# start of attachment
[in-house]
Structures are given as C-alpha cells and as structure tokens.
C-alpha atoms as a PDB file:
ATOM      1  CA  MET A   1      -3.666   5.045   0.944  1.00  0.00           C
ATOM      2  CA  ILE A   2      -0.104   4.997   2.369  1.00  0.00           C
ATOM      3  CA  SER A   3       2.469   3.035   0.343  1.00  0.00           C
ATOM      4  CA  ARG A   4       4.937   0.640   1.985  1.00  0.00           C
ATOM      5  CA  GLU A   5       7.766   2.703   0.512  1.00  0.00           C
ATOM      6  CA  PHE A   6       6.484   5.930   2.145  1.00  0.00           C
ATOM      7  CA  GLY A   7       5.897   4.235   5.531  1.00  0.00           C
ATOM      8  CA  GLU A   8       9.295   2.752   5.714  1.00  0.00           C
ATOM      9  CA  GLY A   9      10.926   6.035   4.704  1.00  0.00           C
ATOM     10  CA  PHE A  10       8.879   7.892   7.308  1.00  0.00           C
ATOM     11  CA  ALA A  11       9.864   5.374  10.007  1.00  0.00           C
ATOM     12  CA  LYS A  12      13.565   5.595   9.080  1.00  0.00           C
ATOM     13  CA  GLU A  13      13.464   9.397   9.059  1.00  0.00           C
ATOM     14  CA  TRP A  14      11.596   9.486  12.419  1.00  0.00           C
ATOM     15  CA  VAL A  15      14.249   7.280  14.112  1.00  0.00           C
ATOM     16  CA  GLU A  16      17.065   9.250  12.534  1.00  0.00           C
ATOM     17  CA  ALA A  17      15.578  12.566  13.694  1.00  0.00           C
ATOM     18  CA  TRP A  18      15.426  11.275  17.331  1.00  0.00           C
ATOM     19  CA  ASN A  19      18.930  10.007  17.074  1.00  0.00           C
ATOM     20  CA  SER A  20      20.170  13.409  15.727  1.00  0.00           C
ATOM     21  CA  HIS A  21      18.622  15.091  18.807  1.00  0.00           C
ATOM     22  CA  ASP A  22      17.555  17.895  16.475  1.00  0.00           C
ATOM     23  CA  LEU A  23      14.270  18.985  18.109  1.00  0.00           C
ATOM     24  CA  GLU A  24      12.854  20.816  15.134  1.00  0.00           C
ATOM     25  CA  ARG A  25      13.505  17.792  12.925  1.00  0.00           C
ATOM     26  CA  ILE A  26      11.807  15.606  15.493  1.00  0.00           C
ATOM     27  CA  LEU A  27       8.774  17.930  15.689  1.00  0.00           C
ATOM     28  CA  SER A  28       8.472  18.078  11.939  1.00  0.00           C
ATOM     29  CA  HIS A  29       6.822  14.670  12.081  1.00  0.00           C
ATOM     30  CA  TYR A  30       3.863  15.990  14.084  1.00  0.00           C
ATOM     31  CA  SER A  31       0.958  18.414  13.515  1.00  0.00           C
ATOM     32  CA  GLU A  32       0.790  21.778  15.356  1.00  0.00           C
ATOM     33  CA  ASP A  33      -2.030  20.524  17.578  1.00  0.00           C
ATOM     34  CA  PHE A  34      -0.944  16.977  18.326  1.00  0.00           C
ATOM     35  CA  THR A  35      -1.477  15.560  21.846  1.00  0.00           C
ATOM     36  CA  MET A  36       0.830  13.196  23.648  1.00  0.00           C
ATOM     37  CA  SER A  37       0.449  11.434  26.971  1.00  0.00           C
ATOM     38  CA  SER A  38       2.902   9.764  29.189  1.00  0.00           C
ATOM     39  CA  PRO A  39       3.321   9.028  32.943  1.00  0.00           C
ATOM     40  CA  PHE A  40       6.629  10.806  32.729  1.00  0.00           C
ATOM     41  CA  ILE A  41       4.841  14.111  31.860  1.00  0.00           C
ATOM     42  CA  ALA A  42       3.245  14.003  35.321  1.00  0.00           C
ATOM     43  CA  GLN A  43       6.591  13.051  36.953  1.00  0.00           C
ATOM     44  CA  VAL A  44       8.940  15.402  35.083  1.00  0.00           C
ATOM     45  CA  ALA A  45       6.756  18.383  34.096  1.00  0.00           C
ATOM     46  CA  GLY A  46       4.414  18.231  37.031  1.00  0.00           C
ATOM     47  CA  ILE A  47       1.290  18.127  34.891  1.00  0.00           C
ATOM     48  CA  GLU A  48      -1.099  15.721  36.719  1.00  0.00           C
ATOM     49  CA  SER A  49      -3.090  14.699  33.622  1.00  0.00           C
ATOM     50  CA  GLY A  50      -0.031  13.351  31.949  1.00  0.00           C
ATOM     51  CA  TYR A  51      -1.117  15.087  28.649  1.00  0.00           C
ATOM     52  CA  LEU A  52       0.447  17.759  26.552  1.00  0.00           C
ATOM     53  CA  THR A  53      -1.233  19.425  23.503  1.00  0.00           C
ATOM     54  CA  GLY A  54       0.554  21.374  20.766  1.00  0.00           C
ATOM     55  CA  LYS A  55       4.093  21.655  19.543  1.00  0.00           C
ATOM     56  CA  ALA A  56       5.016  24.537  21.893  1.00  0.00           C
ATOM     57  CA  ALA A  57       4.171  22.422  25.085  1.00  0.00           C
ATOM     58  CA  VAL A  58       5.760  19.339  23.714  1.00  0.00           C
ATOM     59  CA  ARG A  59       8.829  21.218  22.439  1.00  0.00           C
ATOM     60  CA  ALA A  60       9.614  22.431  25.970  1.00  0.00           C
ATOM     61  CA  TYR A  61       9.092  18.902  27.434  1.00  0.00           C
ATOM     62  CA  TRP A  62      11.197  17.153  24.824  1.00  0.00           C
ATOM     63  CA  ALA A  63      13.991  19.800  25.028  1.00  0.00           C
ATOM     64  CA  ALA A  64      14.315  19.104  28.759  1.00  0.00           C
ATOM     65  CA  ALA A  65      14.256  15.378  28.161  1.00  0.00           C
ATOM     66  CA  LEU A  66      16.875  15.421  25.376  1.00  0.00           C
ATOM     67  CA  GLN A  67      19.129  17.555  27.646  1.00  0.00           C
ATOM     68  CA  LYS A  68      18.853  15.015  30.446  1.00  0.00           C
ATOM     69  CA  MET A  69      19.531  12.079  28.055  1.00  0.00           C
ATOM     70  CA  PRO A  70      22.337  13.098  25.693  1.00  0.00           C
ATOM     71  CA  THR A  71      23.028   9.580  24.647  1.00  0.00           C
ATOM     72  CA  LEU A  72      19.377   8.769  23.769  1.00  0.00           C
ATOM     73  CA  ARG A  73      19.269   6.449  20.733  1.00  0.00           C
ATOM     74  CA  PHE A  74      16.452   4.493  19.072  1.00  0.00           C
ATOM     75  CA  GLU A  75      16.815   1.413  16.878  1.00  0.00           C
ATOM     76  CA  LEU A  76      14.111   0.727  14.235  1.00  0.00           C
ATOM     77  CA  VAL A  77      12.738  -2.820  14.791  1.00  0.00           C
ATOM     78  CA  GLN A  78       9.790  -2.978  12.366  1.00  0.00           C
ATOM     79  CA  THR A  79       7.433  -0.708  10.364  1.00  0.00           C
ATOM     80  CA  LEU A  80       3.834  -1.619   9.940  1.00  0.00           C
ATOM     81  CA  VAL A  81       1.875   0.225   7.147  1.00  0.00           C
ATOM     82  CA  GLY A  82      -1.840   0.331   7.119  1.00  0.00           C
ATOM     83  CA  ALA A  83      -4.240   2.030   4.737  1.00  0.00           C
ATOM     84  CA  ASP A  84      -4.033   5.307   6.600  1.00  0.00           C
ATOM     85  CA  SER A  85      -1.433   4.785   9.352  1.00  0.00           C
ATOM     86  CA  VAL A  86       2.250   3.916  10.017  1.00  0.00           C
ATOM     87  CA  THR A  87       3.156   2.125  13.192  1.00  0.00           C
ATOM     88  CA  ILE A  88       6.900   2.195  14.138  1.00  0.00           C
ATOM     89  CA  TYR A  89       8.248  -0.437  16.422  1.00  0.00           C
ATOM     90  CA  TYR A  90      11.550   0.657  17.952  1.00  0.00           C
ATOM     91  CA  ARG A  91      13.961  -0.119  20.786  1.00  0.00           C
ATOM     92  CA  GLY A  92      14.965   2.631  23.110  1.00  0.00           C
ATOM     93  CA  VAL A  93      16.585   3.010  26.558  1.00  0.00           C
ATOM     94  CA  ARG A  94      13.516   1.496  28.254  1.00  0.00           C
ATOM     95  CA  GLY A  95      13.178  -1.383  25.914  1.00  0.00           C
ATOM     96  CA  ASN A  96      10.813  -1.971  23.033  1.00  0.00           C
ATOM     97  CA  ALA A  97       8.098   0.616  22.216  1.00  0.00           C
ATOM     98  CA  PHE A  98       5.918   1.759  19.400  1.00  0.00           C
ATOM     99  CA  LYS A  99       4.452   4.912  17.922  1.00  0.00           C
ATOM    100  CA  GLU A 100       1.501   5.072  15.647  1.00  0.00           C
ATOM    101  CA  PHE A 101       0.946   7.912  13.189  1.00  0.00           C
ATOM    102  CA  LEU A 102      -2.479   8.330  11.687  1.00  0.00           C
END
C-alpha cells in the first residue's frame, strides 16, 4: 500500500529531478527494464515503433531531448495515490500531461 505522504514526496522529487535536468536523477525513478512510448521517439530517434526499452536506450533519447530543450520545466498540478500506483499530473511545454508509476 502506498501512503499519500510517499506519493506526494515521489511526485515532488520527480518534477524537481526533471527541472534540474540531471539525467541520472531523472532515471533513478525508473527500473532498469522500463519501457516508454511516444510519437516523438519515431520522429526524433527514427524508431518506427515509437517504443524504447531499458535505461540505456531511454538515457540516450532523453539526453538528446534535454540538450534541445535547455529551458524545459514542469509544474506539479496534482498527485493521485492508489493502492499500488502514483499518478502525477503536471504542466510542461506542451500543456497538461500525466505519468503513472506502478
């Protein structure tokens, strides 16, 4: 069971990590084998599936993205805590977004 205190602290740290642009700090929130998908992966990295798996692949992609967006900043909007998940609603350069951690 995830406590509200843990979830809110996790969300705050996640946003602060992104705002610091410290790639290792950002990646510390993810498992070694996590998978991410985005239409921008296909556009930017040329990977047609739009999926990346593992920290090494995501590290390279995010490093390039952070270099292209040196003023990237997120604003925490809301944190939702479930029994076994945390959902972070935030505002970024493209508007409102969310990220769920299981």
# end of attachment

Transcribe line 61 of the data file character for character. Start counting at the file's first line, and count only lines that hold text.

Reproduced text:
ATOM     58  CA  VAL A  58       5.760  19.339  23.714  1.00  0.00           C